Hugh Hendry: "I Have No Idea Where The Stock Market Is Going To Be"... But "I Am Long Gold And Short The S&P"

Tyler Durden's picture

One of the best presentations at this year's Economist Buttonwood gathering (which is still being live-streamed here), was, as usually happens, Hugh Hendry. The contrarian Scotsman, who describes his style as one where he "positions ourselves outside the accepted belief system", managed to say in 15 minutes what takes most pundits hours, and that's without the appendices, charts, long-winded essays, and graphs. Because when it comes to conveying ideas, simplicity always wins, and few are as good at speaking in simple, logical terms, as Hugh Hendry.

Some of the higlights from the one-time self-professed goldbug's speech:

  • "10-12 years ago I became a gold bug and launched my hedge fund in the end of 2002, and in 2003 we made 50%. By and large that was from gold beginning to gain some momentum."
  • "When Citigroup and other banks started to endorse very high prices on gold, you needed the intervention of paradox"

In 2006 Hendry flipped, got out of gold on the expectation that something “profoundly bad” would have to happen for gold to rise to $3000, and as Lehman was collapsing he made another 50% in October 2008 by going long the long bond on expectations of outright monetization of the long-end of the curve by the Fed. And that is the kind of fat tail return that suffering a consistent slow-bleed theta for years makes it all worthwhile in the end (also see: Kyle Bass, despite the dins and the jeers of the journalism major crowd).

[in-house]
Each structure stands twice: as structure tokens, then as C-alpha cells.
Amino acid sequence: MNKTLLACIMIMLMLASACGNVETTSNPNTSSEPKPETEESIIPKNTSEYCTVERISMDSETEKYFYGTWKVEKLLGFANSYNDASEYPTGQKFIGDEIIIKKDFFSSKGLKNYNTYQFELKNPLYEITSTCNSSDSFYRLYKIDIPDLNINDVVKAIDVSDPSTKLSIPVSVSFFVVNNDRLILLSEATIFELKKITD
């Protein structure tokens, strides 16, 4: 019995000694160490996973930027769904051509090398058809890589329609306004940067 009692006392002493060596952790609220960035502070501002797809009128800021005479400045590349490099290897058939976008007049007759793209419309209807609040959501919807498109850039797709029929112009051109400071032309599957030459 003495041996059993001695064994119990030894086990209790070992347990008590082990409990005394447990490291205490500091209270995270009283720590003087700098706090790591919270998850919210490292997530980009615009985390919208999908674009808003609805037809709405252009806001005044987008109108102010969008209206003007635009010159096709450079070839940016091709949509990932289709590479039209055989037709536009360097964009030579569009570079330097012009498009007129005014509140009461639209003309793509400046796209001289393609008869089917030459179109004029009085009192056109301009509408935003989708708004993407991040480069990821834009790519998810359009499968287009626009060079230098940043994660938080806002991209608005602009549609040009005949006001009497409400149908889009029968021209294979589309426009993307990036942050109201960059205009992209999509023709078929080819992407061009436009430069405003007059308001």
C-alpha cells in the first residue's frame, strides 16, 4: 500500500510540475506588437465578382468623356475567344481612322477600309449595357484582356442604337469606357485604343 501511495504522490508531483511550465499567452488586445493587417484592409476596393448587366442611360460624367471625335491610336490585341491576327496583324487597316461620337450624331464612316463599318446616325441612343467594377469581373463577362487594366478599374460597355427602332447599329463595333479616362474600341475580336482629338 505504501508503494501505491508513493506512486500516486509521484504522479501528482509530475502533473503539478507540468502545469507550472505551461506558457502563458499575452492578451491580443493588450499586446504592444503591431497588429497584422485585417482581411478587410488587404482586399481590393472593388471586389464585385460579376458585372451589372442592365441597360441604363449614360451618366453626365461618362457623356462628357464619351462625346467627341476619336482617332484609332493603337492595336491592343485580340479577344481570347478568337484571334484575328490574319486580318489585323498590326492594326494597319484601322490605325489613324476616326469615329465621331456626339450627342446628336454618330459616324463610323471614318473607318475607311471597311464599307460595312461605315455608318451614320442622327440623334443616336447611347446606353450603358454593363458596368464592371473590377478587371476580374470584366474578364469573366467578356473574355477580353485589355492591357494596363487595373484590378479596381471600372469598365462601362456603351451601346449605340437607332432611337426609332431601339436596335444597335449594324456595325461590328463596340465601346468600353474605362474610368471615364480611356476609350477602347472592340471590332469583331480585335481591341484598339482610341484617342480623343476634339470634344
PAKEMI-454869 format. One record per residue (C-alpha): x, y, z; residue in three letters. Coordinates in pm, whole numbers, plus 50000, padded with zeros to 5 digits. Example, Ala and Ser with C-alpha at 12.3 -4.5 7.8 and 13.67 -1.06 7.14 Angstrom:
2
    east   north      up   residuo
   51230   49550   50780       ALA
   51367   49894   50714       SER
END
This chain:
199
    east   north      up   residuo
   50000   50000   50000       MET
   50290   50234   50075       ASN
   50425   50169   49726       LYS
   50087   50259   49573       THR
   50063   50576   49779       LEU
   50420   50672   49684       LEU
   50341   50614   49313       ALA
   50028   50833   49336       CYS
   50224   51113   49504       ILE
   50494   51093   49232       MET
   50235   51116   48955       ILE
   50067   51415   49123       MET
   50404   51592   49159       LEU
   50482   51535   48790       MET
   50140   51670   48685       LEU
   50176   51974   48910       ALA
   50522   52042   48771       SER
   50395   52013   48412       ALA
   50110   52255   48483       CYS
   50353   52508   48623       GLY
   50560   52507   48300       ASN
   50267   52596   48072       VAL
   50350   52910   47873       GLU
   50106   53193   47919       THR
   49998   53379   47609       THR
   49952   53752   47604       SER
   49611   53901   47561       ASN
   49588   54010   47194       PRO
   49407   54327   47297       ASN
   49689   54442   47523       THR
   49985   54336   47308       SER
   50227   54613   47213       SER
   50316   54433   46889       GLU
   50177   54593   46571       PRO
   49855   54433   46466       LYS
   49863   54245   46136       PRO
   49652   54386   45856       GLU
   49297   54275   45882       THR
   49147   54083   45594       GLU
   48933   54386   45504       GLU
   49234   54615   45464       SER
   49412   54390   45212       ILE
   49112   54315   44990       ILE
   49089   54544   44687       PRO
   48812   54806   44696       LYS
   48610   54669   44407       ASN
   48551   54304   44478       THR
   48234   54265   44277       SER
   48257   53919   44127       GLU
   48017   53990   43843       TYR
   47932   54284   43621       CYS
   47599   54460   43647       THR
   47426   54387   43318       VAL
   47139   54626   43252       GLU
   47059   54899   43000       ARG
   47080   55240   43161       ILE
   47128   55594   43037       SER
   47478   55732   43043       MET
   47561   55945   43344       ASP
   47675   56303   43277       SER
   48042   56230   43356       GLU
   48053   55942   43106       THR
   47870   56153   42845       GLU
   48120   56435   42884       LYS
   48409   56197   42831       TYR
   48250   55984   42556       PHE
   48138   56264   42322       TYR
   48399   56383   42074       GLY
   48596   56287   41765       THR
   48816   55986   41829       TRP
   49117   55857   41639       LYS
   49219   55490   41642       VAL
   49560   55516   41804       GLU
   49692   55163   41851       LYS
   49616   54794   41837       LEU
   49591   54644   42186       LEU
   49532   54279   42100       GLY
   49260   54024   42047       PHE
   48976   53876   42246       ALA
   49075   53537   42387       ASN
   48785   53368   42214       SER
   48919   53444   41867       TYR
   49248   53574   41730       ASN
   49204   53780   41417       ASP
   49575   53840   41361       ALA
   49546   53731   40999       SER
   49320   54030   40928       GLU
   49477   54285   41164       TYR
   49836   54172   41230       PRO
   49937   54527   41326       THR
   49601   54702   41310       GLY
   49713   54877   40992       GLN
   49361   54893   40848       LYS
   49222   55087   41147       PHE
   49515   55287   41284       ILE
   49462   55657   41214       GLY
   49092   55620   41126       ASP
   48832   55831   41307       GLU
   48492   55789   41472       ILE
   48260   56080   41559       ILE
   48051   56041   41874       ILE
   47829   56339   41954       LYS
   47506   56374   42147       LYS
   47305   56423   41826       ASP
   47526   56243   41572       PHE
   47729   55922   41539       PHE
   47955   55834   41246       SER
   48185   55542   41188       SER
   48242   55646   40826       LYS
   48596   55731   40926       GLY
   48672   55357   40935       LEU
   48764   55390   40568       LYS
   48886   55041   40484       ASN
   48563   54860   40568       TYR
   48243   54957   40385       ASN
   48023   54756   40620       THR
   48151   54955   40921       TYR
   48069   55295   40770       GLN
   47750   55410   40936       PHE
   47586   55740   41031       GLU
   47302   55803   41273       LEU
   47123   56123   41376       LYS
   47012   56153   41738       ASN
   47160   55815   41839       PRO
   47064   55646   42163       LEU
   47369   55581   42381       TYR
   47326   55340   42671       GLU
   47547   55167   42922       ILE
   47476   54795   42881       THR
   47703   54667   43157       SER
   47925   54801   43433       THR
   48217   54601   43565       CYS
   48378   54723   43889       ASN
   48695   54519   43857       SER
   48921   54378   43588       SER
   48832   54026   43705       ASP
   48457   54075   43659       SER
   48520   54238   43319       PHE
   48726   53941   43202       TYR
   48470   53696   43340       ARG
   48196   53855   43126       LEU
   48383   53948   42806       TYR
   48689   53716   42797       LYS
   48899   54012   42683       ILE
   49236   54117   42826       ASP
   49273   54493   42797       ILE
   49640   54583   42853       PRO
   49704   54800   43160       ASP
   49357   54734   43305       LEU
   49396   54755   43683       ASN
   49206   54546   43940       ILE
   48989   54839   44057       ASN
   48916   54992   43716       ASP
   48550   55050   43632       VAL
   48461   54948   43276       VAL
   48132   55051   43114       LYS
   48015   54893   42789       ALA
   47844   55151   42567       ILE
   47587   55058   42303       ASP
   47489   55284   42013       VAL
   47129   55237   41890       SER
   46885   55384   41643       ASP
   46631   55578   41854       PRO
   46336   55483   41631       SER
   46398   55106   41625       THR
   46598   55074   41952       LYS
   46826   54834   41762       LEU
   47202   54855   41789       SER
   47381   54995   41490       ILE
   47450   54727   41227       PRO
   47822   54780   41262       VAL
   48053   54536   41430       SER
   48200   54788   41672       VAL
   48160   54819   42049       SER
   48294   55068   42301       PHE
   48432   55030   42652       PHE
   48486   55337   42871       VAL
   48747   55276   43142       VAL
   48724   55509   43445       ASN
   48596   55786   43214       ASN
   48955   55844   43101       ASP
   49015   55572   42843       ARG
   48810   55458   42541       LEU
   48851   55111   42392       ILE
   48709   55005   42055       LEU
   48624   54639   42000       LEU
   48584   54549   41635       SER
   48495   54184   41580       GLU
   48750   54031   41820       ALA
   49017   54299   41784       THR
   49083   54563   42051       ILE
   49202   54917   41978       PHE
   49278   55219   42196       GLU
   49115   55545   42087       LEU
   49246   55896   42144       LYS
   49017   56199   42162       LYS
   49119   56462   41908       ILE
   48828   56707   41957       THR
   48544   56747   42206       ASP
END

Other observations include the monetary impact of global mercantilism, where every country is desperately trying to crush its currency, which to Hendry means the possibility of a massive FX short squeeze is increasing.

Hendry says that $3 trillion in Fed monetization has not unleashed inflation. Yet. What would? It would be “another trillion number” which would come when the central bankers no longer fear that their legacy would be of those ushering in Weimar 2, which means an opportunity cost of even greater catastrophe. "Society is saying we need the most profound Lehman times X in order to allow the central banks to cross my Rubicon, to be revolutionary, and they can be only revolutionary when they have given up hope.” In other words things have to get so bad, deflation has to be such a threat, that everyone goes thermonuclear on their CTRL-P buttons.

He summarizes the macroeconomic situation which he sees as juxtaposing the “green shoots” in America, is offset by the “theater of the absurd” in Europe, but as usual focuses on his favorite macroeconomic topic: China: “Like Germany, they have been an operationally leveraged economy, but unlike Germany, have now adopted financial leverage- the sovereign financing of these unproductive investments, so now they have double jeopardy, and if we don’t have a sustained economic recovery I am very fearful of the events that may befall the Chinese.”